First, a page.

How the west was won and other lessons as The White Buffalo hit Brum the for the second time in six months
Now hailing from Brooklyn, Jarrod Dickenson was born, he explains, in Waco , Texas. Notable as he says for being home to both Dr Pepper and David Koresh. Maybe that’s what they meant when they had that ad slogan? What’s the worst that can happen, indeed. Either way the effortlessly affable Dickenson is appearing tonight as a solo artist and his stripped down half an hour is full of dustbowl country. “Ballad Of The Lonesome Traveler” sums his whole ethos up, while “Rosalie” is a gentle and lovingly played. Also airing a couple of new songs from an album that is out in the spring (“I hope you don’t mind the new ones, you’re probably bored of the hits anyway” he deadpans). The acerbic “Gold” – written with David Ford, is perhaps the pick, although “Nothing More” is a fine song too. There is much here to suggest that his return for a full band set later in the year is to be warmly welcomed.
When people talk about the guitar heroes as “axe wielding” they usually mean the electric version. The riff kings. But its not always as simple as that. On the day when people marched in protest across the world, it is worth remembering that Woody Guthrie carried an instrument with the words “this machine kills fascists” on it. In the right hands the acoustic is very much the formidable weapon.
Jake Smith, frontman with The White Buffalo, wields his like he means it. Things might start in a quiet, understated way, with “Radio With No Sound” but everything else for the next hour and a half is attacked with a rare vigour.
We already knew this, the three piece (and if Smith is The White Buffalo, then livewire drummer Matt Lynott, bass man – and serial pirouette merchant – Christopher Hoffee are very much integral to the herd) are making their second sold out visit to this room in six months. Such was the show last time, that perhaps the sense of anticipation is even greater for tonight. TWB too, seem to realise this and up their game to incredible levels.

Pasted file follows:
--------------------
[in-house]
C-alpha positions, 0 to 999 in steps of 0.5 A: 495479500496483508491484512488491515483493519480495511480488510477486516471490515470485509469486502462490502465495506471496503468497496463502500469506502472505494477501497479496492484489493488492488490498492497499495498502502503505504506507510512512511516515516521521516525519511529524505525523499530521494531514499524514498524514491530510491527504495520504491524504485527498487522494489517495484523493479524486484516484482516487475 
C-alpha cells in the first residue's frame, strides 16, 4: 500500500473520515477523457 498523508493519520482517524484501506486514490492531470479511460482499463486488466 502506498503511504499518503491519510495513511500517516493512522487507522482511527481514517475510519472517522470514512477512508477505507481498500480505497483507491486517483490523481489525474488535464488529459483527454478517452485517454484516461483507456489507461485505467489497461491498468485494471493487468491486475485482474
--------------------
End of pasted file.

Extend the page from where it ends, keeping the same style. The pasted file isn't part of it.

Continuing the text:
The dedicated fanbase scream the lyrics to “Oh, Darlin’ What Have I Done”, the band veritably spit out “Joey White” like Steve Earle playing a punk rock song, “Dark Days” is a real highlight and “Come Join The Murder” is dark country done so, so right.
The relative shortness of the songs means – these vignettes are rarely over four minutes – mean they just keep coming at you at breakneck speed and with special skill. The trio do allow themselves one moment to breathe, the psychedelic tinges of “One Lone Night!. The rest is breathless. What makes them so good is that no one writes love songs like “Home Is In Your Arms”, the glorious “Go The Distance” (its line “you’re not just my woman you’re a piece of ass” remains one of the great lyrics of the modern era) and “Joe And Jolene” and it’s doubtful whether anyone else has the dark and twisted imagination to come up with “The Whistler” either.
That last gem ends the set, but Smith returns for a solo version of “Wish It Were True”, Hoffee and Lynott return for a gorgeous, tender “Love Song #1” (dedicated to Smith’s wife) before the rabble is roused one last time with a stone cold brilliant “How The West Was Won”.
All of which is proof of a band that is in the great country tradition, but is much more. Moreover, The White Buffalo are a band ready for that leap into the mainstream. The west, east and all points elsewhere will soon surely not be able to resist.